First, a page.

Peoria bishop’s political rhetoric results in challenge to church’s tax-exempt status


Yesterday, I reported HERE on a tirade in which Daniel Jenky (above), bishop of the Catholic Diocese of Peoria, likened President Obama to Adolf Hitler and Joseph Stalin, the two worst mass murderers of the 20th century.

And now we have THIS:

Americans United for Separation of Church and State, meanwhile, filed a formal complaint asking the Internal Revenue Service to investigate the diocese, suggesting Jenky may have crossed a line that put the church’s tax-exempt status in jeopardy.

The group noted that in addition to the comments about Hitler and Obama, Jenky went on to tell those gathered Sunday that, “This fall, every practicing Catholic must vote, and must vote their Catholic consciences, or by the following fall our Catholic schools, our Catholic hospitals, our Catholic Newman Centers, all our public ministries – only excepting our church buildings – could easily be shut down.”

“No rational person could believe the bishop was doing anything but saying vote against Obama,” said the group’s executive director, Barry Lynn.

Federal law prohibits churches and other tax-exempt nonprofits from endorsing or opposing specific political candidates, but churches are allowed to engage in a wide range of political activities and the IRS rarely revokes a church’s tax-exempt status.



  1. dogrescuer

    How wealthy this country would be if only religious organizations had to pay taxes like everyone else. With their billions of dollars in valuable land holdings alone, I believe it’s past time to think seriously about this.

  2. How poor this country would be if the religious organizations that pay no taxes had never provided billions of dollars of social support and charity care to it’s citizens.

  3. The Catholic church through the efforts of their lobby is awarded millions of dollars each year in federal and state grants to support social services.

  4. Yes, and they provide human resources, facilities and billions of dollars a year in charitable service.


  5. Over 65 percent of their revenue is from government funding. They do good works but should start paying the IRS as well.

  6. 65% of what revenue, funding what ?

    Reference please?

  7. shawnnews

    In some of the atheist sites I’ve visited, the tax the church theme is popular. However, it’s only merit would be if the churches weren’t following the rules of not-for-profit organizations. To say that churches are sitting on millions of dollars that could enrich the country is misleading: a church is like any other business — some make money, some don’t.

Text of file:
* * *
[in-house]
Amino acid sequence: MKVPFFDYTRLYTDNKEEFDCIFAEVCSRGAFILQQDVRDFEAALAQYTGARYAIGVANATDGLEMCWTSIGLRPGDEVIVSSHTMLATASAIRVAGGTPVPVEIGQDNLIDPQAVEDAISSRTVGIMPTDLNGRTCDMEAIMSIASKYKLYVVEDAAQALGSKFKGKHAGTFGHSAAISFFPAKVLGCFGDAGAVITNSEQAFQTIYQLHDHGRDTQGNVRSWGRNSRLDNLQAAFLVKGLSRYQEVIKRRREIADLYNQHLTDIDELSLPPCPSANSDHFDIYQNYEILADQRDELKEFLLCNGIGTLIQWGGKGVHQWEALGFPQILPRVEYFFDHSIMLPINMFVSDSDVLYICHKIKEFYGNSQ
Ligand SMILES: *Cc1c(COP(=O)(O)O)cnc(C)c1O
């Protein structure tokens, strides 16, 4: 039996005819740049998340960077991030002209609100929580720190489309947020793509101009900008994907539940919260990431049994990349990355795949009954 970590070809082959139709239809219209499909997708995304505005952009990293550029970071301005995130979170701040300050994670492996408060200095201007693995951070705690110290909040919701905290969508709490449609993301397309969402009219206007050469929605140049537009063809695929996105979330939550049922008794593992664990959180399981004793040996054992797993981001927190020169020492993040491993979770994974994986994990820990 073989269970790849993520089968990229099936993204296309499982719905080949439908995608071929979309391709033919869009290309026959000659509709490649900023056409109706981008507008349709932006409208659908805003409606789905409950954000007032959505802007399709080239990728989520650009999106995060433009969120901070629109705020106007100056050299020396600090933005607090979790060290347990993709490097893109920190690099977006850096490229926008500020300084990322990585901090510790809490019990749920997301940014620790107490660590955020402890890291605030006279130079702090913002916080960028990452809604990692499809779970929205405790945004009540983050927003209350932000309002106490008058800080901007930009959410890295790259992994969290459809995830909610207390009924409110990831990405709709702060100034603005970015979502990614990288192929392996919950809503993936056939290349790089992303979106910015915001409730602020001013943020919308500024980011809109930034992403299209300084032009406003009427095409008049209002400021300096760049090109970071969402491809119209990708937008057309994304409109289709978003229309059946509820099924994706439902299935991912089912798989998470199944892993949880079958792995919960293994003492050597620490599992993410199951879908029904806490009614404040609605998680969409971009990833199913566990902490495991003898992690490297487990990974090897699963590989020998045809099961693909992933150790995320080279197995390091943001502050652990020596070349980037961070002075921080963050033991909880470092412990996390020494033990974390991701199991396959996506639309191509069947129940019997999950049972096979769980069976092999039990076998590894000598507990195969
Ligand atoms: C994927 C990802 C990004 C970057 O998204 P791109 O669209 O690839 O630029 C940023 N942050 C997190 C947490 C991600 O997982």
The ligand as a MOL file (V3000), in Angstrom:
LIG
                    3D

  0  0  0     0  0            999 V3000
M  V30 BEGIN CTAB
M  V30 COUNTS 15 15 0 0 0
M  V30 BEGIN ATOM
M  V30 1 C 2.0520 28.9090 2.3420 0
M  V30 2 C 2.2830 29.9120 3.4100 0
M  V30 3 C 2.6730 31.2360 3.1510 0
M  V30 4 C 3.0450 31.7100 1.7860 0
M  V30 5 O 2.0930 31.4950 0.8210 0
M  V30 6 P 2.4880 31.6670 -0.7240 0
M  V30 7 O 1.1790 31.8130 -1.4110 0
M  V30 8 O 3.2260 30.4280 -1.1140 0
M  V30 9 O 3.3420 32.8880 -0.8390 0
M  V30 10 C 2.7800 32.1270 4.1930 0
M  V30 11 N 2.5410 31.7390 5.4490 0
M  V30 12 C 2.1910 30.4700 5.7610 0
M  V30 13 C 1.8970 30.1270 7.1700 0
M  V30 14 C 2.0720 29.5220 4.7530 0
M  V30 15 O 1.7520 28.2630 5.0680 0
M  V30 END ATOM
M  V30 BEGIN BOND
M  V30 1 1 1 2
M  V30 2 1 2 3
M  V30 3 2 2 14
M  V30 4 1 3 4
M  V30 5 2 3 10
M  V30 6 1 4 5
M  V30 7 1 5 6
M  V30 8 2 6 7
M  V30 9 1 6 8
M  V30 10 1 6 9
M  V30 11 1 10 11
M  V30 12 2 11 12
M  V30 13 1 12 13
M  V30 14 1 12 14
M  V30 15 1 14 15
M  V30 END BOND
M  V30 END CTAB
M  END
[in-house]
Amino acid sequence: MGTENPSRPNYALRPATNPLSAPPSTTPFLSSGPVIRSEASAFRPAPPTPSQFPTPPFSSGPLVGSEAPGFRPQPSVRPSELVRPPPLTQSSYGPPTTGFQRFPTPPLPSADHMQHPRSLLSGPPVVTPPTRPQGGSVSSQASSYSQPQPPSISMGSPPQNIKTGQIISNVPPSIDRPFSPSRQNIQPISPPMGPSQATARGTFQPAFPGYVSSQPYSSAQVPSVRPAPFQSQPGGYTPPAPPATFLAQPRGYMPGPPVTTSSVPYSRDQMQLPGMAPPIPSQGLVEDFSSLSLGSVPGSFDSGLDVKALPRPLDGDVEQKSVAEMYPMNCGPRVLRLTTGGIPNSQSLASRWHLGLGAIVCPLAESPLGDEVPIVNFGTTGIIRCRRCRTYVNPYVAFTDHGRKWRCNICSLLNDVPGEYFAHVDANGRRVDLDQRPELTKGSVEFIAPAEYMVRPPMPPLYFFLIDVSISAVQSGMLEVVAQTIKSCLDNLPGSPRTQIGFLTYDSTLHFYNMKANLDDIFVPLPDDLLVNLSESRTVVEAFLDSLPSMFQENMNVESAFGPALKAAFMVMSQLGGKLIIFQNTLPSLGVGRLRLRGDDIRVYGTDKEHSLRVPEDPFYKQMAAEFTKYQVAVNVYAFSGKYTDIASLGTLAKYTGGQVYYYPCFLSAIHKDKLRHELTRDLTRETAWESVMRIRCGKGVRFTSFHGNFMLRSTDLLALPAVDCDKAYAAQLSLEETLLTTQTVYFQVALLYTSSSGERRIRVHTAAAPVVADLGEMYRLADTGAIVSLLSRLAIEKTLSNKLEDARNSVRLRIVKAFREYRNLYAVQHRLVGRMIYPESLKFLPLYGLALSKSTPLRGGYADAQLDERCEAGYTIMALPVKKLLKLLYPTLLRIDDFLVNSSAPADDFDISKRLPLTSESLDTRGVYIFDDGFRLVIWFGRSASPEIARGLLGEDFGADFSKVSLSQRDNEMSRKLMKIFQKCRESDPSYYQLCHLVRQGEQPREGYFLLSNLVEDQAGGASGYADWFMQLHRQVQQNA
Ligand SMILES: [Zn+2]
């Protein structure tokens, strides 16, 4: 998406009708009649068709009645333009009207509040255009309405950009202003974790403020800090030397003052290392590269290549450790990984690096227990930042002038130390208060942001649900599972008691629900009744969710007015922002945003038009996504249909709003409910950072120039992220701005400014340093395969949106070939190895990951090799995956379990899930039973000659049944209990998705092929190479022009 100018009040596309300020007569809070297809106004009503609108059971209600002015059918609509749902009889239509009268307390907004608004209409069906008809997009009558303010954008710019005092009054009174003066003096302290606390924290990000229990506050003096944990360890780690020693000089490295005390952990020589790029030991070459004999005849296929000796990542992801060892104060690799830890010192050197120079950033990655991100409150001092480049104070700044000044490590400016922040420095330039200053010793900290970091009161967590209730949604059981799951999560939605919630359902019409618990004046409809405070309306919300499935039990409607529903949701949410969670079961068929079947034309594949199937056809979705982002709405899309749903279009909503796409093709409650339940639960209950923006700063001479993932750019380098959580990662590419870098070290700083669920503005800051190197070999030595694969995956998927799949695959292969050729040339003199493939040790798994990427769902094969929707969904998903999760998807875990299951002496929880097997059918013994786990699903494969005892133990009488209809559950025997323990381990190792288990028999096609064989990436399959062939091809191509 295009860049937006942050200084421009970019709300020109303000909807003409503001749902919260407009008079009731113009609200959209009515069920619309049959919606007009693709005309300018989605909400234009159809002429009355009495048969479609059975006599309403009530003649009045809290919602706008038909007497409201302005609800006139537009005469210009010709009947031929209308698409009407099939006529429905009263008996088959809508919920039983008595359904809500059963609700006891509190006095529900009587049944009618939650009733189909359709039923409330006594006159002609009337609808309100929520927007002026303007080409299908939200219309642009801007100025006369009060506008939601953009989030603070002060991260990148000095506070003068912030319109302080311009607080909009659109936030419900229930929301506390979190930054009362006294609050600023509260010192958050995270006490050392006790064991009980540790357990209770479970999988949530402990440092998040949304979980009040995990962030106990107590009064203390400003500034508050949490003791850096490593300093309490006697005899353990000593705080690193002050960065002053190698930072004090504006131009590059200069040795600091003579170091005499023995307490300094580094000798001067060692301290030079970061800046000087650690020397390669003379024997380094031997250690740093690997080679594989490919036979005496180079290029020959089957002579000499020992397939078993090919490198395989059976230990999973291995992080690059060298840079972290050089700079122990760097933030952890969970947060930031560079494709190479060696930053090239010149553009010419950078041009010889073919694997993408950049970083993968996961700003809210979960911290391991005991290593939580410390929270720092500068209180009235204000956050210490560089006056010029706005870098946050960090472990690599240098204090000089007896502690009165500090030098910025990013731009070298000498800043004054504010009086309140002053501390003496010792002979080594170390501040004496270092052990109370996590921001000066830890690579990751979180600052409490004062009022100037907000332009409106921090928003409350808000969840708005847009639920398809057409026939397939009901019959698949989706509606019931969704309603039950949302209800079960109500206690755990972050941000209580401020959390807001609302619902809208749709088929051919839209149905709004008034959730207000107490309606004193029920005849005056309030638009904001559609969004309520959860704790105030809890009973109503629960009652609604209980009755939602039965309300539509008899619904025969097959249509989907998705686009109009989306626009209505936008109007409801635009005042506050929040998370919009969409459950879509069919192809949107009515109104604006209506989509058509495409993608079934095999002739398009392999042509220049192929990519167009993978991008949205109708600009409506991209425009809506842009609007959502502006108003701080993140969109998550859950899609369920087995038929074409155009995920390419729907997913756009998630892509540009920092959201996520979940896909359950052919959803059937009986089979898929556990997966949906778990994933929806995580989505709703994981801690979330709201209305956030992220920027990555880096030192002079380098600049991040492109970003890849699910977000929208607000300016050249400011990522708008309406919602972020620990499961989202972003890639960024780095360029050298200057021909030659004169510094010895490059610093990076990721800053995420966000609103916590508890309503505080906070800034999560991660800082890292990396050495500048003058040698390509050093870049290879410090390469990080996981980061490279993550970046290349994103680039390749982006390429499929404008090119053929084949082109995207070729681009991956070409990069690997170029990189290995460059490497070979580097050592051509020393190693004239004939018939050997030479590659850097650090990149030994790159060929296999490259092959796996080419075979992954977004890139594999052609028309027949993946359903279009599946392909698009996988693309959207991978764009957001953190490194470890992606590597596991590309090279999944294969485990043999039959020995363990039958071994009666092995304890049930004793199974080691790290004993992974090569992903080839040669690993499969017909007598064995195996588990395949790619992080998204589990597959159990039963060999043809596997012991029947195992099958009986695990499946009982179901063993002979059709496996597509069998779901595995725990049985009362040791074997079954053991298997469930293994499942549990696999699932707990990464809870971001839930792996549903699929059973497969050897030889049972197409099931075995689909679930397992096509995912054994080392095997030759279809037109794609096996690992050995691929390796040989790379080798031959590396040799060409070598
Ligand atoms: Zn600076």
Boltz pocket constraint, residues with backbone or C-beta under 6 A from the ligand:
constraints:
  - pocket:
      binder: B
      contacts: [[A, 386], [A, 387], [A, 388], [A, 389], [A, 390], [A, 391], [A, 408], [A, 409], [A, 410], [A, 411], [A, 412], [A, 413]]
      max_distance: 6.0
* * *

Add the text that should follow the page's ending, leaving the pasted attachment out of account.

8. ajhindalou

    Simply, the good bishop has reminded of some suggested reading. Daniel Jonah Goldhagen comes to mind.

  9. dogrescuer

    Yes, and one of the “rules” for churches to keep their tax-exempt status is not to politicalize. What do you think Jenky was doing?

  10. shawnnews

    Again, I’m not for taxation of churches for the sake of taxing churches — I am for the taxation of ANY not fot profit organization that violates the not-for-profit rules. As a result, the bishop has set his organization up for a fair investigation.

  11. Catholic Charities is supported by a number revenue sources such as individual fees, contributions, United Way and grants. In recent years government grants have represented as much as 65 percent of their total funding. Information was obtained from CC (2009) and National Catholic Register (2011).

  12. Catholic Charities is far from the only charitable outreach of the Catholic Church.

  13. Gweneth Johnson

    The Catholic Church is losing its relevance. For all of you who are stating they do so much in good works, balance that with the abuse of children, the subjugation of women and the perpetuation of homophobia, and they don’t come out so well. Not to mention how they blaspheme the teachings of Jesus. Let them be replaced with another provider who doesn’t want to force their voodoo on the rest of us!

  14. A church with 1.2 billion members is not irrelevant. In fact the Church is growing in relevance in the rest of the world.

  15. Reality

    Has anyone else noticed that political parties that say that the Catholic Church has become irrelevant have, themselves, become irrelevant? Is this just a coincidence, or is something else at work here? The U.S. Conference of Bishops opposed the “Affordable” Care Act from the outset, realizing what “Affordable” really meant. According to recent public opinion polls, the opinion of the Bishops mirrors the opinion of the public.

  16. The moral standing of the Catholic Church has been losing relevance for years, since the exposure of the institutional acceptance of molesting children. Moral relativism is alive and well with so many Catholics, it’s laughable. “Oh, sure, our priests molested thousands of children and our leaders covered it up. But, that’s OK, because we provide a lot of charity care.” Tell that to the kids whose lives were destroyed by priests. . .

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